DRC: Civilians and Aid Workers Victims of Renewed Fighting in the Kivus

Civilians and aid workers are increasingly the targets of violence in DRC, where security risks have made it difficult to provide medical care.

DRC 2011 © Ben Milpas

Children at the Mweso hospital, where MSF is continuing to work despite the threat of continuing violence

Paris/New York, April 11, 2012—Civilians and aid workers are increasingly the targets of violence in eastern Democratic Republic of Congo (DRC), where armed conflicts and large troop movements have recently intensified, and where security risks have made it increasingly difficult to continue to provide medical care, said the international medical humanitarian organization Doctors Without Borders/Médecins Sans Frontières (MSF) on Wednesday.

National and international stabilization forces in DRC have never been more important, but MSF questions their effectiveness given the worsening situation.

"The situation is not stabilizing in Kivu,” said MSF program manager Dr. Marcela Allheimen. “It is deteriorating again, and has been deteriorating over the last several months. We are noticing renewed violence, but what is most alarming is the commonplace nature of violence on civilian populations and aid actors.”

Since November 2011, MSF teams have been victims of more than 15 acts of violence, including a raid last week by armed and uniformed men of an MSF house in Baraka, South Kivu Province. More seriously, on April 4, two MSF staff members—a nurse and a logistician—were kidnapped on a road near Nyanzale in North Kivu Province. They were released a few hours later.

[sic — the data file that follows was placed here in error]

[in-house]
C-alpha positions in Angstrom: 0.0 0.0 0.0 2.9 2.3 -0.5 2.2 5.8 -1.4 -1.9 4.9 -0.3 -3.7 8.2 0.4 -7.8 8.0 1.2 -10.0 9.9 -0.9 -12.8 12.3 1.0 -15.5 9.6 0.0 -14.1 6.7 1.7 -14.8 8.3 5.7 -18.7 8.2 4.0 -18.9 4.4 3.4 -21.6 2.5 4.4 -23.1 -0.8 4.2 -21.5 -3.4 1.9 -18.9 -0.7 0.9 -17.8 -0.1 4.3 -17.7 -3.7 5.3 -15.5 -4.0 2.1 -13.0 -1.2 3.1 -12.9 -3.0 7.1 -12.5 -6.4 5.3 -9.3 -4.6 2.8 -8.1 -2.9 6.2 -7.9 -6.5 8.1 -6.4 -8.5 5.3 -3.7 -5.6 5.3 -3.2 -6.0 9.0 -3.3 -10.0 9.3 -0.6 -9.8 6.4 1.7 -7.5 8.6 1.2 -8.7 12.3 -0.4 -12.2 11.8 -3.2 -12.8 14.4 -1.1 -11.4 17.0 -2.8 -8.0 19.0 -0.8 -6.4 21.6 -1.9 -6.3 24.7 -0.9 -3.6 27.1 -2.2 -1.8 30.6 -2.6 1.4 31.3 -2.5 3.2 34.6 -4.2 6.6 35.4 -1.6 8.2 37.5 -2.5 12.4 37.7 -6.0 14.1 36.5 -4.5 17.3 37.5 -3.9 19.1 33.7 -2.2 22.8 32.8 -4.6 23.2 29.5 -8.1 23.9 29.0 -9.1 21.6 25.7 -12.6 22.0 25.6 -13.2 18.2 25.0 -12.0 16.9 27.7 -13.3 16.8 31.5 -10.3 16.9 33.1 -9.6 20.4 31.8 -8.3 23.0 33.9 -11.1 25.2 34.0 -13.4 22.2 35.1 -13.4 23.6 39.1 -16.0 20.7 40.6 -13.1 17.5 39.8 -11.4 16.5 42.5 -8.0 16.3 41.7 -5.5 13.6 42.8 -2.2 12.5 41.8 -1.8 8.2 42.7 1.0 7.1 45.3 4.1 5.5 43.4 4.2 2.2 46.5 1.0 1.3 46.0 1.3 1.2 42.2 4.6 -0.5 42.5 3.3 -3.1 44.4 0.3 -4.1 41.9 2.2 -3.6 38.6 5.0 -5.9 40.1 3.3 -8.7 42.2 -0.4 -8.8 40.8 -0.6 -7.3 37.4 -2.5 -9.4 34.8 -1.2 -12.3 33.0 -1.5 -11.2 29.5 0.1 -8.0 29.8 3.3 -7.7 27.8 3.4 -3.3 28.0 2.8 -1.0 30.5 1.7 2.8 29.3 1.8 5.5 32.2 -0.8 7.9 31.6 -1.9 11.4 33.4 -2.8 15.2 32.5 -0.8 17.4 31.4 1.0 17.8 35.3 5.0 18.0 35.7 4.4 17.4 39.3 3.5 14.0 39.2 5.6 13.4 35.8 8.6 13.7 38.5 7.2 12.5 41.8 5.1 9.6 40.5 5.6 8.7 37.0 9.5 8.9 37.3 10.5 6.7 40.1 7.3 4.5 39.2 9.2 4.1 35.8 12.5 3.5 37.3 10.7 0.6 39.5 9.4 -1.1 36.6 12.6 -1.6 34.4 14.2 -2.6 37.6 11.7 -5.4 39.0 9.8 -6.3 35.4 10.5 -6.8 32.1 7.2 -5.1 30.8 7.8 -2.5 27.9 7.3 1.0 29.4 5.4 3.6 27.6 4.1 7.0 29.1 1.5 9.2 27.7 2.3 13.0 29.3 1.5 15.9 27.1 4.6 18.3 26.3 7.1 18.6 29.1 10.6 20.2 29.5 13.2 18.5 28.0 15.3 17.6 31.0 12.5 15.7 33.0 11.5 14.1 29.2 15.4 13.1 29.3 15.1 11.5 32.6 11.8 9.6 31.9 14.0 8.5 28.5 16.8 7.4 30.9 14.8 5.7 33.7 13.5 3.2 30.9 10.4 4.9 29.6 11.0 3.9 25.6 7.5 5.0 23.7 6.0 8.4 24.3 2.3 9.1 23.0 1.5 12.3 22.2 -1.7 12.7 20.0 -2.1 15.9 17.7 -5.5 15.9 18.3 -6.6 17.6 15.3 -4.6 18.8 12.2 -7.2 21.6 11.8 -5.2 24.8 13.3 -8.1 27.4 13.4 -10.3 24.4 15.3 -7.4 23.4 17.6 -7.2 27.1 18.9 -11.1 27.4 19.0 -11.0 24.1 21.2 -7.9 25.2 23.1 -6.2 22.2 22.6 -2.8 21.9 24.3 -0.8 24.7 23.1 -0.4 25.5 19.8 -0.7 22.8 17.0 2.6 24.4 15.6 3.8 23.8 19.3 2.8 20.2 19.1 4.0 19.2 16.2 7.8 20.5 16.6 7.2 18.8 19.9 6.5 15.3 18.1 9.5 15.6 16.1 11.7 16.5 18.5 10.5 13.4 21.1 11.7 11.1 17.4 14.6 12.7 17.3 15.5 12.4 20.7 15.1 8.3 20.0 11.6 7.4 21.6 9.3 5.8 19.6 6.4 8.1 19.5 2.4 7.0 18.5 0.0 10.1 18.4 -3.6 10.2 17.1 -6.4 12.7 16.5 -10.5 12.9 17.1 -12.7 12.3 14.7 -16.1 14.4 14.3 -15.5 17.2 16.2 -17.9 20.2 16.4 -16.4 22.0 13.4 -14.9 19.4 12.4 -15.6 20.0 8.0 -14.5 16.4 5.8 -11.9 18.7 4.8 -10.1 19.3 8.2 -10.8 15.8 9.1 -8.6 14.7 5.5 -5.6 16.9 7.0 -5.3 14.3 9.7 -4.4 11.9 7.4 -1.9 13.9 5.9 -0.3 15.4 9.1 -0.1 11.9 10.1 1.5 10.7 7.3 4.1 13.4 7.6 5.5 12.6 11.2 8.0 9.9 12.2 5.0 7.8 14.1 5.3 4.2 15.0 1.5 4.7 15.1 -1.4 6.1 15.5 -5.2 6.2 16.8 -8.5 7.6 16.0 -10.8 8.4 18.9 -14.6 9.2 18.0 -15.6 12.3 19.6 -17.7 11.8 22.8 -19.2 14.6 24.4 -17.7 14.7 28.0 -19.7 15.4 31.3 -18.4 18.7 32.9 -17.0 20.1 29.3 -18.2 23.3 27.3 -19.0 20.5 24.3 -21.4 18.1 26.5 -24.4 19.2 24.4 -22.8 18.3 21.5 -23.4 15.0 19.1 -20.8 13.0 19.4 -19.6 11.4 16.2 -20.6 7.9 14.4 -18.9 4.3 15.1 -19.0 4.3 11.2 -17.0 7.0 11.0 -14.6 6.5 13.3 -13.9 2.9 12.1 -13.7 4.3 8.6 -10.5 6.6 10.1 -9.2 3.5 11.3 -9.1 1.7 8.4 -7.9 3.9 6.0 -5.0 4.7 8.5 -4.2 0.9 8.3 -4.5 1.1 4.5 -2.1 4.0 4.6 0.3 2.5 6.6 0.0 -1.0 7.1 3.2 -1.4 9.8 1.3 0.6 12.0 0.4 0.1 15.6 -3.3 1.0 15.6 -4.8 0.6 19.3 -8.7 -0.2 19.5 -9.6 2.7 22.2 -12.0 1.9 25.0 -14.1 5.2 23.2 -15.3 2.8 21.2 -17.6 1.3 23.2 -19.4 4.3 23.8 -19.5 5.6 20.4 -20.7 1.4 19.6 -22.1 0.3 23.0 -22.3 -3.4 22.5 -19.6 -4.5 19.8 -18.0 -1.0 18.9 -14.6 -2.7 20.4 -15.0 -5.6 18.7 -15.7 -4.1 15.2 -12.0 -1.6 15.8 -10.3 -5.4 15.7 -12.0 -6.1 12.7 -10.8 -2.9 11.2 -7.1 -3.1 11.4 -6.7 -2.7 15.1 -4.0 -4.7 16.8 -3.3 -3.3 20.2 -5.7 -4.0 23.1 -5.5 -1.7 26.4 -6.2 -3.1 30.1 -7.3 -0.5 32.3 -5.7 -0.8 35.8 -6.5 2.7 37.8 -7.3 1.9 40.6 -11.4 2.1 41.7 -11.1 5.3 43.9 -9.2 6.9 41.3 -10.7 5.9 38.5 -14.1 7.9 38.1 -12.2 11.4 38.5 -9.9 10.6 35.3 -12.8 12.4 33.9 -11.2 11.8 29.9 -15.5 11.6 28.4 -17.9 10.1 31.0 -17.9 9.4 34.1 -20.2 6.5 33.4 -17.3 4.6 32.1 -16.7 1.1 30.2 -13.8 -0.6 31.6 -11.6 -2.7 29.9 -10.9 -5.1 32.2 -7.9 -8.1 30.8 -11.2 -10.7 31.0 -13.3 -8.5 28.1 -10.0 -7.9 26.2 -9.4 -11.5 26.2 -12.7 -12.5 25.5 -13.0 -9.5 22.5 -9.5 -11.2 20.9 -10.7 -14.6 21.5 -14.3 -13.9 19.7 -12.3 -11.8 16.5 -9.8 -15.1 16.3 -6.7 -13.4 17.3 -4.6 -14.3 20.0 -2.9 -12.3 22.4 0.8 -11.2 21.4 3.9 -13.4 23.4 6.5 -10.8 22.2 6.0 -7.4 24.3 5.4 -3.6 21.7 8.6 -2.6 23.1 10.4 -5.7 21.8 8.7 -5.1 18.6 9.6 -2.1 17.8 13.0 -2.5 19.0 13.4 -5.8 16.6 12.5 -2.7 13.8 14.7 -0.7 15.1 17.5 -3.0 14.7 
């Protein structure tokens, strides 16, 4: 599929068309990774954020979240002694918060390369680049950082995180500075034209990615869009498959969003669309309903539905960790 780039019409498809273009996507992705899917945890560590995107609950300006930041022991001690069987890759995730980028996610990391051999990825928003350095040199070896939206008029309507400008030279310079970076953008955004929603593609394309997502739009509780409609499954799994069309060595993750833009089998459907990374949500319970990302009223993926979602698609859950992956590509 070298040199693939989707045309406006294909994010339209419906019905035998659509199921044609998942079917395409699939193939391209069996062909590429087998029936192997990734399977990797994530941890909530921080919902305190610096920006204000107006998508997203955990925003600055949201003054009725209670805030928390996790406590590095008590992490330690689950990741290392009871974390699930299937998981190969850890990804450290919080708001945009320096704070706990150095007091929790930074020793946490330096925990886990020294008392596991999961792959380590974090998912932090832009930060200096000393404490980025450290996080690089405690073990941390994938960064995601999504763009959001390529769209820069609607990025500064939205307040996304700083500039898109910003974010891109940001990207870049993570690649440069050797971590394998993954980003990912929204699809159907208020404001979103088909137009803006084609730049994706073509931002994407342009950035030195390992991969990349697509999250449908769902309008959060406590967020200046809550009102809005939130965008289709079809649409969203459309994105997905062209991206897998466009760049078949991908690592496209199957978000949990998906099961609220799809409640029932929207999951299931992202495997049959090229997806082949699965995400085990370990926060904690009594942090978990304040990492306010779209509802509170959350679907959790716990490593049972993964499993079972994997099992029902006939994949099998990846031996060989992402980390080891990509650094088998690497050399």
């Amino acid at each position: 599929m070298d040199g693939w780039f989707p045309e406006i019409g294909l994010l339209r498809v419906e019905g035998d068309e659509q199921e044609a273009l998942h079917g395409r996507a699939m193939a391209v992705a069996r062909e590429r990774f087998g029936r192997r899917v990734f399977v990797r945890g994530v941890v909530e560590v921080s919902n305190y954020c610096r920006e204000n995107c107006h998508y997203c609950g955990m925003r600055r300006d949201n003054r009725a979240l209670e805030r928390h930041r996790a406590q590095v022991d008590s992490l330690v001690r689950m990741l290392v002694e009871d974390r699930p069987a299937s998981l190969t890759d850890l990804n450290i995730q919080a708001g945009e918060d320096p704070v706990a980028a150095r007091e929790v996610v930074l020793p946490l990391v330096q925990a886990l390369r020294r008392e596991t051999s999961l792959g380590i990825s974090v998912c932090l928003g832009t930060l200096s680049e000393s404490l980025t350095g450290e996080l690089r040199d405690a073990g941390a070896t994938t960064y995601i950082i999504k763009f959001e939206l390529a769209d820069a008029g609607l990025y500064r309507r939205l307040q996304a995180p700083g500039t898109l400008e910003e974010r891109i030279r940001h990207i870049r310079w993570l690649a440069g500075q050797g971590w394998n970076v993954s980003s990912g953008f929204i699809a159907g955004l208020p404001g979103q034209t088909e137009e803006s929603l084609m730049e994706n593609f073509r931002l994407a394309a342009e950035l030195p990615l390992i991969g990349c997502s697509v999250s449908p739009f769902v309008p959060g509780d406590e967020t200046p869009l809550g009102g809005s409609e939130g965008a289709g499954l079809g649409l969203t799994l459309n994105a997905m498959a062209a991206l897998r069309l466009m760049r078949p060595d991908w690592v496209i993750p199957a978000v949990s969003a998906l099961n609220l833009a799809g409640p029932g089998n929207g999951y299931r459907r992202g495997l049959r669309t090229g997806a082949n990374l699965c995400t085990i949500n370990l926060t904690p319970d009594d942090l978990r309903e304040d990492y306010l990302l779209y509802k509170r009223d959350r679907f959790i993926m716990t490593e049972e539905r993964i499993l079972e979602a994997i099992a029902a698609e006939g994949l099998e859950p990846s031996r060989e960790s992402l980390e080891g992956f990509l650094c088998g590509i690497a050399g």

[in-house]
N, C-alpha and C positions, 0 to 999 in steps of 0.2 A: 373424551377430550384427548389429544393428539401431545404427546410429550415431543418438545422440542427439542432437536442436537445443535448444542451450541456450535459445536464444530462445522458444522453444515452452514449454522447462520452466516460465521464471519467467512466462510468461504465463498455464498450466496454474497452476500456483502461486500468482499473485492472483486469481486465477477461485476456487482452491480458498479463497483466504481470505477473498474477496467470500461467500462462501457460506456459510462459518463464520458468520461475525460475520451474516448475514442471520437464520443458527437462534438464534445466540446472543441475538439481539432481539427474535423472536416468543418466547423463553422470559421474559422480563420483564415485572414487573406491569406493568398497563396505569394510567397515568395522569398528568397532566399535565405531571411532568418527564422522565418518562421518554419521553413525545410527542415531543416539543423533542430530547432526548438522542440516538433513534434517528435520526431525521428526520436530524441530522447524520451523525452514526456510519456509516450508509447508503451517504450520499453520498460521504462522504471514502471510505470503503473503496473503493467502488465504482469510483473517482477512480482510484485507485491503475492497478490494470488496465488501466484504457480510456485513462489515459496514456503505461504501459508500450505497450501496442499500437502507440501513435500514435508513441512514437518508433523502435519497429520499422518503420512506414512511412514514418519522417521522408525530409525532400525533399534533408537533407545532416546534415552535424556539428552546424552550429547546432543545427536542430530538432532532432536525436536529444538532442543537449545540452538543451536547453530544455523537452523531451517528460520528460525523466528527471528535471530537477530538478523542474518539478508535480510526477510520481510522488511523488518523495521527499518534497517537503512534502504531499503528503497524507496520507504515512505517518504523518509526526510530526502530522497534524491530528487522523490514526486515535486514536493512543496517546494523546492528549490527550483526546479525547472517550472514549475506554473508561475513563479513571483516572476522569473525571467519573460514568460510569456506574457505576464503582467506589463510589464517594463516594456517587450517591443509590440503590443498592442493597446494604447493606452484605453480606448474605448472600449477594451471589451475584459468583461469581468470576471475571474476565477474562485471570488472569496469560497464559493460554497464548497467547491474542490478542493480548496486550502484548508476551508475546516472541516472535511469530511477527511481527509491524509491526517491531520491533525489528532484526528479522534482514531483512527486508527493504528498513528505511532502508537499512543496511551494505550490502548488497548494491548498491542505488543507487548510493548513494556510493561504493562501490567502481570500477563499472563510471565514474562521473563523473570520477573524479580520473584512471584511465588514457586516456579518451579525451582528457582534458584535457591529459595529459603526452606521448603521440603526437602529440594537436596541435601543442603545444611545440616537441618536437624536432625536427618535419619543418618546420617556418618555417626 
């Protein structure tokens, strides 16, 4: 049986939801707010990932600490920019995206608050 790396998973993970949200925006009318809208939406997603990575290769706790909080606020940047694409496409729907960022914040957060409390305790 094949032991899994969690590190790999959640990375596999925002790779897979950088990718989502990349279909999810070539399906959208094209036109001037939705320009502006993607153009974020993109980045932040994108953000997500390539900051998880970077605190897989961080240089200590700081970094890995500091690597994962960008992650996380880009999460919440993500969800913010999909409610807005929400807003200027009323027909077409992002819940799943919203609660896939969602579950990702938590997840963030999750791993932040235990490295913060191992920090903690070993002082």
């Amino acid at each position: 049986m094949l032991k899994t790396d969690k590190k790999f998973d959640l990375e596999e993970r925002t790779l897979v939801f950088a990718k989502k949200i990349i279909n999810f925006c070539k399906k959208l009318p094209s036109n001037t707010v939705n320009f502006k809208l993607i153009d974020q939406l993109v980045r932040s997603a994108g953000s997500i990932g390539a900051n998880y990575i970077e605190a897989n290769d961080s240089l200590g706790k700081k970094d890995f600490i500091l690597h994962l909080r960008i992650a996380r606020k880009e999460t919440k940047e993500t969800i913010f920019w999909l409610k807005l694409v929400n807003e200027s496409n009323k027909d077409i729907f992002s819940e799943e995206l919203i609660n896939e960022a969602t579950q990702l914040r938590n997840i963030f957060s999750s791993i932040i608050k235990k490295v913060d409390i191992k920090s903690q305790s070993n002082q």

Items such as food, money, and mobile phones are also being extorted, mostly to supply military logistics.

As a result of the heightened security risks, MSF—one of the few medical aid organizations present in North and South Kivu—has suspended its activities in Nyanzale, reduced them in Rutshuru, and has withdrawn its team in the Butembo area.

For the civilian populations, access to medical care has become even more difficult, and movement is limited due to the heightened risk for civilians. Sick people are afraid to travel to reach the health centers. Few people go to work in the fields due to lack of security, afraid they will be robbed, become victims of extortion, or worse. In some cases, civilians have been drafted to transport the belongings of armed men and there have been reports of women being held as slaves.

Despite the fragile security situation, MSF continues to have teams on the ground in North and South Kivu providing medical care, notably in Kitchanga, Mweso, Pinga, Rutshuru, Baraka, Lulimba, Kalonge, and Shabunda.